Mark H. Reddig
By now, everyone reading this should be familiar with OOIDA’s regular admonitions about calling your representatives. Certainly many of you are rising to answer the call. Some, however, do not pick up that phone.
During a recent phone call, I got a lesson in just how important those phone calls are — and just how much truckers stand to lose if they don’t make those calls.
I was following up on some stories I had done, reporting on speed limits in different states, and noticed some comments by a prominent lawmaker to a newspaper in one of our largest states, a person who had served on that state’s transportation committee. I don’t plan to name that lawmaker here. Outside of generating a lot of calls to the state Capitol — not a bad thing normally — it would serve no good purpose.
But there’s plenty to be learned from our conversation, and it directly relates to why truckers need to vote, and why they need to call their lawmakers.
The conversation went to speed limits on interstate highways, an issue that’s hot all over now. And during the conversation, we talked about a road in the lawmaker’s district.
What about Highway 99 (not the real number — remember, we’re keeping the identity secret), the lawmaker asked. Is that an interstate? Could a change in the law mean trucks would travel faster than they do now?
I knew the highway we were discussing. As I remembered it, it was a four-lane U.S. highway, not an interstate, and had several stoplights. However, perhaps things had changed since I last was there. Perhaps it was a limited-access, interstate-style highway now.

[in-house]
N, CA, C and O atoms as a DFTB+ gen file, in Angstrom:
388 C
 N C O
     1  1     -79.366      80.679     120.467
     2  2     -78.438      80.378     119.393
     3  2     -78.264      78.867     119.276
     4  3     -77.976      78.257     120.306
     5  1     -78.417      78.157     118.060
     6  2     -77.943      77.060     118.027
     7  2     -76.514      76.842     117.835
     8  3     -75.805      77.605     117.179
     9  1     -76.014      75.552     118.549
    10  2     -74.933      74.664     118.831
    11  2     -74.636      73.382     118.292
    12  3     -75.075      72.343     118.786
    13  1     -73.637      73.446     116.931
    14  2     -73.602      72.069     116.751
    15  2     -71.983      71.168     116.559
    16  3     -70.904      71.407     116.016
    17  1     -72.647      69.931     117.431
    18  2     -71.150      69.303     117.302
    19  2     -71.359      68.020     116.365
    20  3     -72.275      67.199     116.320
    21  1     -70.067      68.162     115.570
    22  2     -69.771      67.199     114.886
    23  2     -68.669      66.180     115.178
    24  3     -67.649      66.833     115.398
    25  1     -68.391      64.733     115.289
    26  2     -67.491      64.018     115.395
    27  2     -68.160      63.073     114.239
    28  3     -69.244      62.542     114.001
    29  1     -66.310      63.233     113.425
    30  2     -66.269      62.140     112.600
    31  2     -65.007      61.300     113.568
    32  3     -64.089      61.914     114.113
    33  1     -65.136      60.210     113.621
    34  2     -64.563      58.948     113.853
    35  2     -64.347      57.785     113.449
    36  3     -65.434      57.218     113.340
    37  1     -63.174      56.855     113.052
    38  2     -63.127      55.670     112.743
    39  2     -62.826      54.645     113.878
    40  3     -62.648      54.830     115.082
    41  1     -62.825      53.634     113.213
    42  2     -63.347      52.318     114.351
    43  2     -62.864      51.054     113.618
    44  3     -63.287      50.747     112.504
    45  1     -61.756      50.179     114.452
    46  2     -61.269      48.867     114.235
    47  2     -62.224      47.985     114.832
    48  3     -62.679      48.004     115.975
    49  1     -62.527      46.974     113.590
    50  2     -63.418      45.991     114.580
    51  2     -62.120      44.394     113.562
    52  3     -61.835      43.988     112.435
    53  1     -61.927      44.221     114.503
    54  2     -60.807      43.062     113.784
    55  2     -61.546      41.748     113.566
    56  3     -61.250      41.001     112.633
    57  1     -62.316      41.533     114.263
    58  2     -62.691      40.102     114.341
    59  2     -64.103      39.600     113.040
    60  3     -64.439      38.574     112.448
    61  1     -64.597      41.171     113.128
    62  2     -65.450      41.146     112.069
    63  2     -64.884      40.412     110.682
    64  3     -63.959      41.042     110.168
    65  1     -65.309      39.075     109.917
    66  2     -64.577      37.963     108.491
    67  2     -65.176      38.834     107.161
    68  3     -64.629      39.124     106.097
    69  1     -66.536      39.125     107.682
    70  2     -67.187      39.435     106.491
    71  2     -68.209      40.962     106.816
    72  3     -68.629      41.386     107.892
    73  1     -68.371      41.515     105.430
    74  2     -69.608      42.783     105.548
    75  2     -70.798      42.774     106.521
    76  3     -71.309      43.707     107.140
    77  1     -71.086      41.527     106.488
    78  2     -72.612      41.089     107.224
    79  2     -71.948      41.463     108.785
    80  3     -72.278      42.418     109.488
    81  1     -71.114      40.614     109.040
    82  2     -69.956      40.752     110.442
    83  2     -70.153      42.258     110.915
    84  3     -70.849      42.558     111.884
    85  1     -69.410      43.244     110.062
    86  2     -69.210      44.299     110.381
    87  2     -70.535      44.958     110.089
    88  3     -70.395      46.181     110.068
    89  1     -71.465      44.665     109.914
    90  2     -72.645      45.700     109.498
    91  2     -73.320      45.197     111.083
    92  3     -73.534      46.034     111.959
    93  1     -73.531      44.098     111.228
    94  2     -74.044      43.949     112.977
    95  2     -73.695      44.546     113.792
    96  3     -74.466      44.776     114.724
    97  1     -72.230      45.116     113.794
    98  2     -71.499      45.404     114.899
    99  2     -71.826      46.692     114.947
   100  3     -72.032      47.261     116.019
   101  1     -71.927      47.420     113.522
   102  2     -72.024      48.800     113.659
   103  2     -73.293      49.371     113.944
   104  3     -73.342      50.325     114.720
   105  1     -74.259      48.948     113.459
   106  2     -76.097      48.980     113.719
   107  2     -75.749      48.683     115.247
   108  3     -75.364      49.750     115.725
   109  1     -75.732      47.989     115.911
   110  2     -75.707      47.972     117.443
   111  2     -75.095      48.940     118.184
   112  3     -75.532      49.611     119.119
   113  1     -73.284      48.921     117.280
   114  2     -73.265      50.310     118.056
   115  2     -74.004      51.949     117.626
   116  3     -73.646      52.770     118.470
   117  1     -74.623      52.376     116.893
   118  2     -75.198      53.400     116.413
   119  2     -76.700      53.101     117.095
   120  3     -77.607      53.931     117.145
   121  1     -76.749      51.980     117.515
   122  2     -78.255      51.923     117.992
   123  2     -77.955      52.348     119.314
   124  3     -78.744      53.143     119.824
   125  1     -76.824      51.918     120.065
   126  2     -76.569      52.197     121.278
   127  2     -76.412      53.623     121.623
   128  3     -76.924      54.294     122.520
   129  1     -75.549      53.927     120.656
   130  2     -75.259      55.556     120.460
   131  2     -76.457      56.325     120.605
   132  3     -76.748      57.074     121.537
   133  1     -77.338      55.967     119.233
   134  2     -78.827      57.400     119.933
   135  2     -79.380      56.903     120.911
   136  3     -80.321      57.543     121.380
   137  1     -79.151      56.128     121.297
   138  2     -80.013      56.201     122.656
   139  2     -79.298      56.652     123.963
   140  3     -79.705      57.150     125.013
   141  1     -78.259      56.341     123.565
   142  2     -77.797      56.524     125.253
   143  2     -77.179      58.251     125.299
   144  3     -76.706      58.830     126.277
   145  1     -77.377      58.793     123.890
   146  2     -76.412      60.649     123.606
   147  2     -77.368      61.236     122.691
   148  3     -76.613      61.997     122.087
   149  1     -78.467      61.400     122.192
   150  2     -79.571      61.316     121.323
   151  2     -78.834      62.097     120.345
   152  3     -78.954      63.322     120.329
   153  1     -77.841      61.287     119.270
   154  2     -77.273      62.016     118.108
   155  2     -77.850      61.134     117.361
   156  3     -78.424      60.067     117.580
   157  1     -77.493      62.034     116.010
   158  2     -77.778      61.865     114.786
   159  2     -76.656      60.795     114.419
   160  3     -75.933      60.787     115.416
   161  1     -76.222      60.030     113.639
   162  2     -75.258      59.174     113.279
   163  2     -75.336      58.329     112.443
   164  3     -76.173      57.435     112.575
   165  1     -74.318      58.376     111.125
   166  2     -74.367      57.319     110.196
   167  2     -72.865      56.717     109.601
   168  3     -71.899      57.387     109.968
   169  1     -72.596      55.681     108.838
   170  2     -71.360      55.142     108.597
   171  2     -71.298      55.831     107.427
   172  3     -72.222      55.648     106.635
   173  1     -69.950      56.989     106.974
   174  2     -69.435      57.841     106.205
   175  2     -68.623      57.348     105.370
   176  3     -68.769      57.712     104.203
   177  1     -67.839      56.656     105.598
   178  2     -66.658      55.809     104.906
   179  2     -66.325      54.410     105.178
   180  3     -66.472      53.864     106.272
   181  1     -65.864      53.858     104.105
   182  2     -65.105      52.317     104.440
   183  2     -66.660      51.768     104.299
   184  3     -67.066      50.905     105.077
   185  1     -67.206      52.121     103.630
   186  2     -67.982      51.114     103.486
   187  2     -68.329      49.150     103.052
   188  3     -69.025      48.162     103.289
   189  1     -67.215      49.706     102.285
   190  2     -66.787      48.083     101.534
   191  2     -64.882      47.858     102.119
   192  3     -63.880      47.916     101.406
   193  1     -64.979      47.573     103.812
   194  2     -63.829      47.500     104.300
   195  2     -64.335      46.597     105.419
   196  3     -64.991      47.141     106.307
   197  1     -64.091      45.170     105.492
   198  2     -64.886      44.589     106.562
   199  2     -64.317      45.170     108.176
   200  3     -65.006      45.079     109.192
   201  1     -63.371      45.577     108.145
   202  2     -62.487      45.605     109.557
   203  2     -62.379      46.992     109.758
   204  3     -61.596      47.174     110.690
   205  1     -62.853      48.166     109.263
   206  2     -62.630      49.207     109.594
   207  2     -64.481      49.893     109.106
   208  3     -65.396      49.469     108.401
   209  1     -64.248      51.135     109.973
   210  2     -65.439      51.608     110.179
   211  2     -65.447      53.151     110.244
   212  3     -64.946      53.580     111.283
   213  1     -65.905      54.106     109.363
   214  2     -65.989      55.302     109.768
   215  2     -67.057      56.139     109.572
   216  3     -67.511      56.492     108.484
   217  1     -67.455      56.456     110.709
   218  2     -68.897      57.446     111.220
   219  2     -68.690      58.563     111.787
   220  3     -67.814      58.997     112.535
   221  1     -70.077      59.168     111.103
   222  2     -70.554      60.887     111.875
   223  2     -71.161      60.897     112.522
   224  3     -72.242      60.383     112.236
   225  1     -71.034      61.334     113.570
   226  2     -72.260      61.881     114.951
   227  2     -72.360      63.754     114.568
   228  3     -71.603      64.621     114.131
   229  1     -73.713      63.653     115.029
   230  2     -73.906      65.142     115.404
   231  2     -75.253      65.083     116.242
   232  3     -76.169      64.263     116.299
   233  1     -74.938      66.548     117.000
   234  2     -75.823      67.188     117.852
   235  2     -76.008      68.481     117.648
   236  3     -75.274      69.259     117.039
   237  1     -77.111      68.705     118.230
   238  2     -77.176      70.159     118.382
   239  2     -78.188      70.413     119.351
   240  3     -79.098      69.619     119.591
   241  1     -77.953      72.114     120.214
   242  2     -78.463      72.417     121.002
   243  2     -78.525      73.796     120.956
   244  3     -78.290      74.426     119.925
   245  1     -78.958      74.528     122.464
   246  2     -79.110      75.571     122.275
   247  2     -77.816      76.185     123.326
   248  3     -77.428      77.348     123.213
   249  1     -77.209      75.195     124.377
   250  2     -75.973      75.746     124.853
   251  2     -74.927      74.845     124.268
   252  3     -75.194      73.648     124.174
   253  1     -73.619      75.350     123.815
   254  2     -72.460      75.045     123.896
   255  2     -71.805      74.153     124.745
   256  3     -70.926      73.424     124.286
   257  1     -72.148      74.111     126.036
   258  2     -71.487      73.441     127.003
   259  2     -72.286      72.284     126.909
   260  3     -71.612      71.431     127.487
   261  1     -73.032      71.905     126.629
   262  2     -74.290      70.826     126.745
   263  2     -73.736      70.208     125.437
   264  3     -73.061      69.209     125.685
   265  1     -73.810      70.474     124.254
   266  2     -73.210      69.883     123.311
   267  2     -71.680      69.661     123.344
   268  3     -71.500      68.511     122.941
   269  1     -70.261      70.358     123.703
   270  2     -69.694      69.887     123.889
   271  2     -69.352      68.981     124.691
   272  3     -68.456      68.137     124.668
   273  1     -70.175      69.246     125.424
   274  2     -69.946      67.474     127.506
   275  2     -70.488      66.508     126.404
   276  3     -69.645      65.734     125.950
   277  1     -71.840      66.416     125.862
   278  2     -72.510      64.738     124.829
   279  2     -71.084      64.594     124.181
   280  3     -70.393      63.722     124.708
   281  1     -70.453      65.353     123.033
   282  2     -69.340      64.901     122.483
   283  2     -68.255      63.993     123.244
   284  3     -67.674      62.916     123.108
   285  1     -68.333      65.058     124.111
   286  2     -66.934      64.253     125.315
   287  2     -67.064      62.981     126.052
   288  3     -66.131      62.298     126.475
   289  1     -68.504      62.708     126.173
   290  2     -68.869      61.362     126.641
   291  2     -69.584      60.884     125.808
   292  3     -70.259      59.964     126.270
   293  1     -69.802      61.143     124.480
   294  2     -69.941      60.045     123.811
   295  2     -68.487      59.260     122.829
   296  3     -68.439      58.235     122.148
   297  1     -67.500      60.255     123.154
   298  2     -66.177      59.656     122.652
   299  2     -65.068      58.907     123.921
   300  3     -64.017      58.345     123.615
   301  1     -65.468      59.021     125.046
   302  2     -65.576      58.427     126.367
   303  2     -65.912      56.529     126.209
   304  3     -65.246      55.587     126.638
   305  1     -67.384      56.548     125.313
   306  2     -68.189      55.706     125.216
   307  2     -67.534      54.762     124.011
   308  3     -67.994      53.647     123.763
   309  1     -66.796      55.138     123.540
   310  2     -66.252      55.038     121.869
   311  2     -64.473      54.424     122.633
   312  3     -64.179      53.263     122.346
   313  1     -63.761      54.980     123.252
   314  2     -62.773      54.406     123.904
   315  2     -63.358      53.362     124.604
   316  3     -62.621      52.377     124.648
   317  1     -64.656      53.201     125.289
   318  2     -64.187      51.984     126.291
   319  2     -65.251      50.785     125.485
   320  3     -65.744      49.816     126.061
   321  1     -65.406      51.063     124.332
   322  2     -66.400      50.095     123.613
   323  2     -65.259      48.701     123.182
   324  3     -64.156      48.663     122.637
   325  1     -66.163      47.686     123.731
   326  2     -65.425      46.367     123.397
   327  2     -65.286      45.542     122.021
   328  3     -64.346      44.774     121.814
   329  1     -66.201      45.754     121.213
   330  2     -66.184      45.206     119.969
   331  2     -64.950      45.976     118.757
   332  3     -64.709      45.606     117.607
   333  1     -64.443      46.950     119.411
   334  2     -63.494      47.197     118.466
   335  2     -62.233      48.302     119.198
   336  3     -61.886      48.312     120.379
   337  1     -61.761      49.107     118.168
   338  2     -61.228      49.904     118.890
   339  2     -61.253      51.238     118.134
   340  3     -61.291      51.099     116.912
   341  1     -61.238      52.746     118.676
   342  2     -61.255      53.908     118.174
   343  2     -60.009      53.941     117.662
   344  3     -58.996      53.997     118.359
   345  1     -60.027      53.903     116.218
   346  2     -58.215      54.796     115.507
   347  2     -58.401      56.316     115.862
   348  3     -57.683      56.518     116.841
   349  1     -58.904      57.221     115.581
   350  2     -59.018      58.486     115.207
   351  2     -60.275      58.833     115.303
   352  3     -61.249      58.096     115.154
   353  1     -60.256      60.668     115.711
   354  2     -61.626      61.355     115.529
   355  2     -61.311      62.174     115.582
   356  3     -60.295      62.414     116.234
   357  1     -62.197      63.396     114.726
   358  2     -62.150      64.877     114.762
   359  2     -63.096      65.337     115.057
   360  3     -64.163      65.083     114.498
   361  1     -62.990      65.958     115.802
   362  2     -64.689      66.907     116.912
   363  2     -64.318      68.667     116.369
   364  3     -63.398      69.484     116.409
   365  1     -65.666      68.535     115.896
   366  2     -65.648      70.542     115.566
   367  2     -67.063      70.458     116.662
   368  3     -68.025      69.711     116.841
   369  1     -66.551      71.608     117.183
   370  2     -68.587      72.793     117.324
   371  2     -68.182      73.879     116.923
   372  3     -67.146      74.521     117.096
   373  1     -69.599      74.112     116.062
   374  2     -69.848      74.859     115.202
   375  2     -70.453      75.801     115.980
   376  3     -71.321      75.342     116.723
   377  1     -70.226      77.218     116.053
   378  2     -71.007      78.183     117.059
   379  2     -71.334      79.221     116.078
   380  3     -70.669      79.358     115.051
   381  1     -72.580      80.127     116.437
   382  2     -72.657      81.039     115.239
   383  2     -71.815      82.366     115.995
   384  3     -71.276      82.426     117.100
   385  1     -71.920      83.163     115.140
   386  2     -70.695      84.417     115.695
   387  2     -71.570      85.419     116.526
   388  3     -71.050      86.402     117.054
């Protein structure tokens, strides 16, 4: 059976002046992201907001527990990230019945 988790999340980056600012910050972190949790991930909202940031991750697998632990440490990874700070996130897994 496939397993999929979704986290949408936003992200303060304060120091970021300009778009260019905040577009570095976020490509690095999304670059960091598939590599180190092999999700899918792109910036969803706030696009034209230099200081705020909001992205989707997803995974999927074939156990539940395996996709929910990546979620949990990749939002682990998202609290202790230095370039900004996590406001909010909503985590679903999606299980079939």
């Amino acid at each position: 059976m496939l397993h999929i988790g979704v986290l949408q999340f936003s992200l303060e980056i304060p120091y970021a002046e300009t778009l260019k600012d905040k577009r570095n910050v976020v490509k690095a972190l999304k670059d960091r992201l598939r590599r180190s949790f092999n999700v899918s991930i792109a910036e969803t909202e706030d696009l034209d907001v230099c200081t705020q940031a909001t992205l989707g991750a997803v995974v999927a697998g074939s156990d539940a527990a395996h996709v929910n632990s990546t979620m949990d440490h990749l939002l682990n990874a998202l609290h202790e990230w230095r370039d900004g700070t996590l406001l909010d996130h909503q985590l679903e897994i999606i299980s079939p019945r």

But no. The highway has several stoplights, the lawmaker said, while still wondering if it was an interstate.
There was a silence — one big enough to drive a truck through.
“Um, no, that would be a U.S. highway,” I said, trying not to sound condescending. “Interstates are a different category under federal law. Interstate, like Interstate 95 or Interstate 44. U.S. highway as in U.S. 24 or U.S. 66. Interstates do not have stoplights.
“Their signs are different, and the word ‘interstate’ is part of their name. That highway has a white sign that says ‘U.S.’ above the number. Interstate signs have … well … the word ‘interstate’ above the number.”
But the person on the other side of the phone line pressed on. The highway in question went from one state to another. It was divided. It had four lanes. Why wouldn’t it be an interstate? It “could be” an interstate, interstate speed limits could affect that highway, “speeding trucks” could end up on that road.
I paused for a minute. I was shocked. I was astounded, particularly that a lawmaker — especially one involved in transportation issues — would not know the difference. Heck, I was astounded that a licensed driver in the United States in the 21st century would not know the difference.
But my attempt to explain it had failed. And the part where I was trying not to sound condescending — well, I’d say that didn’t work either. The voice on the phone was mad.
That one bit of misinformation wasn’t the only thing the lawmaker had wrong. I asked about federal studies on accident statistics. The answer: Haven’t seen them. I asked about statements by top federal officials on trucks and speed limits. The response: Don’t know those names, haven’t heard what they said.